Allelic imbalance and microsatellite instability in resected Duke's D colorectal cancer

Ruby Kochhar, Kevin C. Halling, Shannon McDonnell, Daniel J Schaid, Amy J. French, Michael J. O'Connell, David M. Nagorney, Stephen N Thibodeau

Research output: Contribution to journalArticle

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Abstract

Hepatic resection is the treatment of choice for selected patients with liver metastases from colorectal cancer (CRC). Although the 5-year survival rate among patients after liver resection is 25-45%, 55-75% of patients die from progressive disease. The purpose of this study was to characterize molecular genetic alterations, including microsatellite instability and allelic imbalance, in patients with potentially curative resected liver metastases from CRC and to correlate these molecular features with clinical and pathologic characteristics. We examined DNA from formalin-fixed, paraffin-embedded archival tumor specimens from 141 surgically resected hepatic metastases from CRC. We used microsatellite markers localized to chromosome arms 5q, 8p, 10q, 15q, 17p, 18p, and 18q in a polymerase chain reaction based assay. Allelic imbalance at each locus and the presence of tumor microsatellite instability were correlated with clinicopathologic features of the tumor and clinical course of the patient. Microsatellite instability at multiple loci was seen in only 2.5% of resected liver metastases, a frequency significantly lower than that previously detected for primary CRC. Additionally, these findings had no significant correlation with disease-free survival or overall survival. Allelic imbalance at one or more loci was seen in 87%, of informative tumors. Allelic imbalance on chromosome 17p was seen in 84% of informative tumors, and its presence was associated with a significantly poor disease-free survival (p = 0.015) and overall survival (p = 0.05). These data suggest that allelic imbalance on chromosome 17p is an independent prognostic parameter in patients with potentially curative resected liver metastases from CRC. Such alterations could provide a useful stratification criterion for adjuvant therapy for patients who have undergone curative resection of liver metastases from CRC.

Original languageEnglish (US)
Pages (from-to)78-84
Number of pages7
JournalDiagnostic Molecular Pathology
Volume6
Issue number2
DOIs
StatePublished - Apr 1997

Fingerprint

Allelic Imbalance
Microsatellite Instability
Colorectal Neoplasms
Liver
Neoplasm Metastasis
Chromosomes
Neoplasms
Disease-Free Survival
Survival
Paraffin
Microsatellite Repeats
Formaldehyde
Molecular Biology
Survival Rate
Polymerase Chain Reaction

Keywords

  • Allelic imbalance
  • Colorectal cancer
  • Hepatic resection
  • Microsatellite instability

ASJC Scopus subject areas

  • Pathology and Forensic Medicine

Cite this

Allelic imbalance and microsatellite instability in resected Duke's D colorectal cancer. / Kochhar, Ruby; Halling, Kevin C.; McDonnell, Shannon; Schaid, Daniel J; French, Amy J.; O'Connell, Michael J.; Nagorney, David M.; Thibodeau, Stephen N.

In: Diagnostic Molecular Pathology, Vol. 6, No. 2, 04.1997, p. 78-84.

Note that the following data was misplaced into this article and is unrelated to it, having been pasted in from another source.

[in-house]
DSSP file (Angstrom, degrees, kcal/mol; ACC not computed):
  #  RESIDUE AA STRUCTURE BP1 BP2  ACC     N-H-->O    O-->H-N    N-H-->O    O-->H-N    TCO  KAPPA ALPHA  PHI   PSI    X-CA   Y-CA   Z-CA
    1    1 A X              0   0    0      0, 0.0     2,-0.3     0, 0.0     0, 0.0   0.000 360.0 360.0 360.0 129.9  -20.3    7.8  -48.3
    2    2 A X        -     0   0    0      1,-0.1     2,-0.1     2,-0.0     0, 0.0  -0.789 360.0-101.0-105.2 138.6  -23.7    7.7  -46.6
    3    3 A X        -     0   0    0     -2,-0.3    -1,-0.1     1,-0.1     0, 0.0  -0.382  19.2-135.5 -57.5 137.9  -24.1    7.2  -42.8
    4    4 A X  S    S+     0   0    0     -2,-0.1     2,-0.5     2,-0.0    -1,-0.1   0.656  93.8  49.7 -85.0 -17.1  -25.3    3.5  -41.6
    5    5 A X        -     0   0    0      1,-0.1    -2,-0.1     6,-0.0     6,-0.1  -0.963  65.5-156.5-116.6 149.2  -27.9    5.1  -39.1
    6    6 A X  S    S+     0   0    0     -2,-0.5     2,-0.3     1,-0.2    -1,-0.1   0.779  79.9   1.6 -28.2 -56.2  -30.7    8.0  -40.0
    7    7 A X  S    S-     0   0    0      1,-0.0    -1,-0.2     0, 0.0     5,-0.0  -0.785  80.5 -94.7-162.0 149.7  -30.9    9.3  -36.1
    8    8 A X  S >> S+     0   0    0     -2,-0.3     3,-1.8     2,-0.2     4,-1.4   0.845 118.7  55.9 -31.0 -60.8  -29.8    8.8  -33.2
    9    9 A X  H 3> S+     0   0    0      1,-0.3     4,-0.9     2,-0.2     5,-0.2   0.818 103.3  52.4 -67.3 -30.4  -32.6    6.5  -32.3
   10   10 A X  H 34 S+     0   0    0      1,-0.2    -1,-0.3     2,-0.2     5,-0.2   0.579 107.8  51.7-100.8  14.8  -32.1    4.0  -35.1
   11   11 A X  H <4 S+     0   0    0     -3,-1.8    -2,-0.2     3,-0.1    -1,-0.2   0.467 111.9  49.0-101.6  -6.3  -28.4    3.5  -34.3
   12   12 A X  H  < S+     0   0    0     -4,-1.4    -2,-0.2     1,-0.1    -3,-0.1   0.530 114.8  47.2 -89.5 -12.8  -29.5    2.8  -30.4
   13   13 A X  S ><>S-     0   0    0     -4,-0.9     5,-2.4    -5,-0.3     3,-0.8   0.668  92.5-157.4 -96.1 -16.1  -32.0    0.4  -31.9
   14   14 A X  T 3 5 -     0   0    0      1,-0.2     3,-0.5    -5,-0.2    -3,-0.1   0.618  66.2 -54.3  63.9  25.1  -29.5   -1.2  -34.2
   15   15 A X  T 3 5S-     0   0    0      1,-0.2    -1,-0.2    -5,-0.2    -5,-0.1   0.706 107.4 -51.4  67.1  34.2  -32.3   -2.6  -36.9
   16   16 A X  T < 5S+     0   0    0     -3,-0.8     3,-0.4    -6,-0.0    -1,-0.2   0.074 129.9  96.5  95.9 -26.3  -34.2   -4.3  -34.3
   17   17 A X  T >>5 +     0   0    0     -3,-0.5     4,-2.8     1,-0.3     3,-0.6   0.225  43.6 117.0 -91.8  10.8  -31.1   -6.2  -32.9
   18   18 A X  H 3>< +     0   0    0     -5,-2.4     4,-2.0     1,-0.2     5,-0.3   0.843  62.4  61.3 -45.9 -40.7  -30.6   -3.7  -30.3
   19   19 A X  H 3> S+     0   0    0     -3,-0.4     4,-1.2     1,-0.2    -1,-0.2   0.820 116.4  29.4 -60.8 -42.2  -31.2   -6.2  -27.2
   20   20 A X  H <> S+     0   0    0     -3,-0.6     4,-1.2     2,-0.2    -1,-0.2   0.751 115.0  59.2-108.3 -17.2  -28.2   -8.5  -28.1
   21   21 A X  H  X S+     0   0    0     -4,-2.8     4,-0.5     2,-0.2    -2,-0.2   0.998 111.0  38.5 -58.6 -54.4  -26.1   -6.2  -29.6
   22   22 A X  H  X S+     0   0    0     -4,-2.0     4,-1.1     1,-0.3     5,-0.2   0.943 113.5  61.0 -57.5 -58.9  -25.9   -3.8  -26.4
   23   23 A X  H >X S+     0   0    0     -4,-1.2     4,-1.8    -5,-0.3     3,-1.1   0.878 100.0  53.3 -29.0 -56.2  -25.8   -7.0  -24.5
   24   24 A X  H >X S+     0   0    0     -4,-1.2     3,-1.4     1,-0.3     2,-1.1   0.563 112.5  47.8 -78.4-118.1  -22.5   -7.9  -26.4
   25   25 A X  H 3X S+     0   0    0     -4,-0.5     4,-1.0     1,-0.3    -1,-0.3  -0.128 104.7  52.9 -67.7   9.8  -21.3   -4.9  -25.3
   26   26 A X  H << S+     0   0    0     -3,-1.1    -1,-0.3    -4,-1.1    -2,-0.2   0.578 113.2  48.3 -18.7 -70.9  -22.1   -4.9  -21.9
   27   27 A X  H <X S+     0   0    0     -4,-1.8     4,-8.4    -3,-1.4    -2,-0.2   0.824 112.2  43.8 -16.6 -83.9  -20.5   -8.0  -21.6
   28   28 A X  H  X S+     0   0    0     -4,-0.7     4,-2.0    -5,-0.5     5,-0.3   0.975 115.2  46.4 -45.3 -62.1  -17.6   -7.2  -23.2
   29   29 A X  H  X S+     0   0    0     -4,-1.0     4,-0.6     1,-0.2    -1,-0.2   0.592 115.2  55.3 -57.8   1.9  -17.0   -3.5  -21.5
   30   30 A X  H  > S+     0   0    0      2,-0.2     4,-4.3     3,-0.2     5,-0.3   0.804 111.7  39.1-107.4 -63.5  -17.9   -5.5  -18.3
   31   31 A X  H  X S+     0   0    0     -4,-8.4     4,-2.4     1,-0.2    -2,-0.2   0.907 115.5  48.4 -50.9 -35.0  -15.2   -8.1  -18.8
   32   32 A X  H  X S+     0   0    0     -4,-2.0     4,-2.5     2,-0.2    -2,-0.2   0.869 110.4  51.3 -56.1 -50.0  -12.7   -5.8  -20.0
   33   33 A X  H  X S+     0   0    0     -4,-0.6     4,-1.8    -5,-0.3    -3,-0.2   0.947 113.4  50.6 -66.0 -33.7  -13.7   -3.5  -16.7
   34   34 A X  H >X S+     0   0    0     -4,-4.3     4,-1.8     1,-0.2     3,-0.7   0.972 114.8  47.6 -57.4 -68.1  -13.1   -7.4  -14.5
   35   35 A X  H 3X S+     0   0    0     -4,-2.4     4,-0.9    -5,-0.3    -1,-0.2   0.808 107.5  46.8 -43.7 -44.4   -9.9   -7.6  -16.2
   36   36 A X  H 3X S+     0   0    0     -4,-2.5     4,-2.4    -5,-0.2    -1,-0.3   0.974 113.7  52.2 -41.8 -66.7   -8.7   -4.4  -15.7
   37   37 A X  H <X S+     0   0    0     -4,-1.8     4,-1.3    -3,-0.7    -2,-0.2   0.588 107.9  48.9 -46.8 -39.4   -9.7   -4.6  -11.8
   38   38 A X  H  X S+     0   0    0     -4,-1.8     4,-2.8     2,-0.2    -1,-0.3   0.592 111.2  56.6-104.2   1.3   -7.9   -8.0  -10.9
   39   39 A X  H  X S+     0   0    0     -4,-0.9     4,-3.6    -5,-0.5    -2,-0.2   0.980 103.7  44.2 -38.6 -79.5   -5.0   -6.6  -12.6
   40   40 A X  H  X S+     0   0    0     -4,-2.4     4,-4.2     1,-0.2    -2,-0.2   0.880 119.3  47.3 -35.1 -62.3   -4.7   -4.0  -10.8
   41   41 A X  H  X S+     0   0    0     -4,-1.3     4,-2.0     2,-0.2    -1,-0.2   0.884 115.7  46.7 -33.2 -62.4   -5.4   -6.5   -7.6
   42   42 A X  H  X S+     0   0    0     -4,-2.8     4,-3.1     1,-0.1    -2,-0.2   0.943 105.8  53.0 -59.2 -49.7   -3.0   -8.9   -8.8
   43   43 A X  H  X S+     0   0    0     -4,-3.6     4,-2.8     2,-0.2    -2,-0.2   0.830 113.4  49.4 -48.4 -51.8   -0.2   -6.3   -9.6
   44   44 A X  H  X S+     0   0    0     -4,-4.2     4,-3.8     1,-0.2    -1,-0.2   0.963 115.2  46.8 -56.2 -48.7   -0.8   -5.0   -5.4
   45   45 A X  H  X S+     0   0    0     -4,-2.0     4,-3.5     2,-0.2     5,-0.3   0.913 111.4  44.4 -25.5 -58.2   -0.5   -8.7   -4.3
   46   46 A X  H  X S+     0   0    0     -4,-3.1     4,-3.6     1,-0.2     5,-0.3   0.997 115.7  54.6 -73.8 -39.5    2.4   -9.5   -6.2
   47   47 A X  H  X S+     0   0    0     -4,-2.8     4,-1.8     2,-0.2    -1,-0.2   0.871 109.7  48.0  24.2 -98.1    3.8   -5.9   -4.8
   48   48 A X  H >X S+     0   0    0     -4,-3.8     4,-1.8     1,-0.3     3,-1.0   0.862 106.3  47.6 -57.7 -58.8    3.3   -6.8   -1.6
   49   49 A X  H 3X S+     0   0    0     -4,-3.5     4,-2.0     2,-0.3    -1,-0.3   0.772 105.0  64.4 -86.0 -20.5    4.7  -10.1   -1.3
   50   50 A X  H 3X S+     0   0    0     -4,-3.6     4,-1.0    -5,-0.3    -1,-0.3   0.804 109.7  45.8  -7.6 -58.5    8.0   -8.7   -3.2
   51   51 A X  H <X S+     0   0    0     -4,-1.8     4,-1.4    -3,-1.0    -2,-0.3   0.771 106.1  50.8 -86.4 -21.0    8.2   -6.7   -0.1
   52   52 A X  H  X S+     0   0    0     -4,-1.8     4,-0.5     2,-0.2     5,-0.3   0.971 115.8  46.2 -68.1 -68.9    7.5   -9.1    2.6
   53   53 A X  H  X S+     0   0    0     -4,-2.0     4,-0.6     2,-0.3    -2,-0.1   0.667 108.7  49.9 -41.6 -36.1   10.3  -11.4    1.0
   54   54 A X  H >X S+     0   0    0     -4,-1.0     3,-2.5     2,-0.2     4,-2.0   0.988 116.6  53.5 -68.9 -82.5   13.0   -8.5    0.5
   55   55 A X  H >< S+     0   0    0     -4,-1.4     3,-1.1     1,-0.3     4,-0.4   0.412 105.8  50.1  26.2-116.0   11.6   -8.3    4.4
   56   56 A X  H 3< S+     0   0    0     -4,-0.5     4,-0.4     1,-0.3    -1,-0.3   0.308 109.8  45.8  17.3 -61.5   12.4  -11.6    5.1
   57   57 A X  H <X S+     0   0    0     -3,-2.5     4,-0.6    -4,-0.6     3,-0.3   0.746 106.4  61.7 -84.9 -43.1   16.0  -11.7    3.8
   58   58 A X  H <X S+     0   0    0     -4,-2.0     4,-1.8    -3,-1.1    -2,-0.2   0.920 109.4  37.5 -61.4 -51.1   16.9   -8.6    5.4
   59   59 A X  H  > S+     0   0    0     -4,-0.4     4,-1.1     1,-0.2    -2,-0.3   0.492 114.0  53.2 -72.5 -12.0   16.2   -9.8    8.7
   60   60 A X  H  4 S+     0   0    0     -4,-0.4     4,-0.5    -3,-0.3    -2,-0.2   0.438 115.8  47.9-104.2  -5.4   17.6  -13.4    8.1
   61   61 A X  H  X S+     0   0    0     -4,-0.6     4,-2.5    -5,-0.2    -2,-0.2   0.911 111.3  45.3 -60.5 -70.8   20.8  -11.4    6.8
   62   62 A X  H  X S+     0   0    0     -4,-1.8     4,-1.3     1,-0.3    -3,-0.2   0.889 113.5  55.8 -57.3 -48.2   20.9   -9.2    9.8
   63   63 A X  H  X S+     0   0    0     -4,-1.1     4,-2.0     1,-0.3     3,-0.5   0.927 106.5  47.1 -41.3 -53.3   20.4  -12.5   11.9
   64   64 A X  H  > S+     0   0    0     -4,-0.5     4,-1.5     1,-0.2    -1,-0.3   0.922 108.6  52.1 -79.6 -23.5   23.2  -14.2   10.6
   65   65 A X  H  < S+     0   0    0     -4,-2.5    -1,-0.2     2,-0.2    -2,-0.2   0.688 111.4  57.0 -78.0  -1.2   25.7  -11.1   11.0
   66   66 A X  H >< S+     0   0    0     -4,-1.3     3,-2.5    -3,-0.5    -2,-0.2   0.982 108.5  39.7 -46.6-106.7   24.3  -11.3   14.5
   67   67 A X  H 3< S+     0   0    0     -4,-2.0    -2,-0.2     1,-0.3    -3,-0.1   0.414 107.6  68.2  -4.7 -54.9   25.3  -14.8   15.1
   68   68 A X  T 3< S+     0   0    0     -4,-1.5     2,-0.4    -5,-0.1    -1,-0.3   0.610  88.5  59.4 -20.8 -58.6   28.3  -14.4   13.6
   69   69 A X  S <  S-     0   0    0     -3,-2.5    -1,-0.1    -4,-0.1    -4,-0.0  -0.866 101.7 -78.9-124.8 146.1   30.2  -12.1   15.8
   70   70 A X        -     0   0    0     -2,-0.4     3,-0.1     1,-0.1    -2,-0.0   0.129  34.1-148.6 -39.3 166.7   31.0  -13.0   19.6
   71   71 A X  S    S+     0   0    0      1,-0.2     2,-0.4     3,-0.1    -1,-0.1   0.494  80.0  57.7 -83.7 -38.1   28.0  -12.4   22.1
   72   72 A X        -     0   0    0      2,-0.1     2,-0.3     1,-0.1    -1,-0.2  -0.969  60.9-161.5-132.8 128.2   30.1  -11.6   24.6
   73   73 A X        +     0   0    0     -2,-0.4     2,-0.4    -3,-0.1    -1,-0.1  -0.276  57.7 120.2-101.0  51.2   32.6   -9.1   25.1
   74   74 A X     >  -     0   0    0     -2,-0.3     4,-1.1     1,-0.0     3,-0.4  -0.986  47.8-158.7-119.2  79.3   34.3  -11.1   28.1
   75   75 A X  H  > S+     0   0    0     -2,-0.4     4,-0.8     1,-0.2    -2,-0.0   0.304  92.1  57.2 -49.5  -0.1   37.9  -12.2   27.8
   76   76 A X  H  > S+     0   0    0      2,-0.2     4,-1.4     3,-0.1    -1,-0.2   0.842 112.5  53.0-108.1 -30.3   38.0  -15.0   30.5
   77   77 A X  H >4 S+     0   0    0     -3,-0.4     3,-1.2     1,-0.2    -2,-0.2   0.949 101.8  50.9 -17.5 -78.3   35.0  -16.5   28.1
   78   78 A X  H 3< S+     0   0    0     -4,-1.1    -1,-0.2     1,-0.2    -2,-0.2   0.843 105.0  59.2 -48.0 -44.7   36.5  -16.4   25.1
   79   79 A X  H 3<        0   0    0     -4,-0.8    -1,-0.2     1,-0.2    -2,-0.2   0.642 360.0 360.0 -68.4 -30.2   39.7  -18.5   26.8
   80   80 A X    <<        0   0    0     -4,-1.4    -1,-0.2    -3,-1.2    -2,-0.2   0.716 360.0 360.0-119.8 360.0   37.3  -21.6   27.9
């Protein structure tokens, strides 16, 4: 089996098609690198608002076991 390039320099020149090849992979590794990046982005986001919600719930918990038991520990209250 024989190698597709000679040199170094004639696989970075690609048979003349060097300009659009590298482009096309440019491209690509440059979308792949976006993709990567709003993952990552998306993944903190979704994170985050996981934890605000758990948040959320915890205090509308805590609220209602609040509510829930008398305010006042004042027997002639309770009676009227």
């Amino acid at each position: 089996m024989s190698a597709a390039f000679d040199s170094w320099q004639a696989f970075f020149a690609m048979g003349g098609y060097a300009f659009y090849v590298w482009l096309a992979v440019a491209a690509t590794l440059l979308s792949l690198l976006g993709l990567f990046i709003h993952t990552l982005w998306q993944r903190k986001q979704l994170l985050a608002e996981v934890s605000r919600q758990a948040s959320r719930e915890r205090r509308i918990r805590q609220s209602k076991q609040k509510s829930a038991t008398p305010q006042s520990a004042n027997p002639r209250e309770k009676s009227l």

Research output: Contribution to journalArticle

Kochhar, Ruby ; Halling, Kevin C. ; McDonnell, Shannon ; Schaid, Daniel J ; French, Amy J. ; O'Connell, Michael J. ; Nagorney, David M. ; Thibodeau, Stephen N. / Allelic imbalance and microsatellite instability in resected Duke's D colorectal cancer. In: Diagnostic Molecular Pathology. 1997 ; Vol. 6, No. 2. pp. 78-84.
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abstract = "Hepatic resection is the treatment of choice for selected patients with liver metastases from colorectal cancer (CRC). Although the 5-year survival rate among patients after liver resection is 25-45{\%}, 55-75{\%} of patients die from progressive disease. The purpose of this study was to characterize molecular genetic alterations, including microsatellite instability and allelic imbalance, in patients with potentially curative resected liver metastases from CRC and to correlate these molecular features with clinical and pathologic characteristics. We examined DNA from formalin-fixed, paraffin-embedded archival tumor specimens from 141 surgically resected hepatic metastases from CRC. We used microsatellite markers localized to chromosome arms 5q, 8p, 10q, 15q, 17p, 18p, and 18q in a polymerase chain reaction based assay. Allelic imbalance at each locus and the presence of tumor microsatellite instability were correlated with clinicopathologic features of the tumor and clinical course of the patient. Microsatellite instability at multiple loci was seen in only 2.5{\%} of resected liver metastases, a frequency significantly lower than that previously detected for primary CRC. Additionally, these findings had no significant correlation with disease-free survival or overall survival. Allelic imbalance at one or more loci was seen in 87{\%}, of informative tumors. Allelic imbalance on chromosome 17p was seen in 84{\%} of informative tumors, and its presence was associated with a significantly poor disease-free survival (p = 0.015) and overall survival (p = 0.05). These data suggest that allelic imbalance on chromosome 17p is an independent prognostic parameter in patients with potentially curative resected liver metastases from CRC. Such alterations could provide a useful stratification criterion for adjuvant therapy for patients who have undergone curative resection of liver metastases from CRC.",
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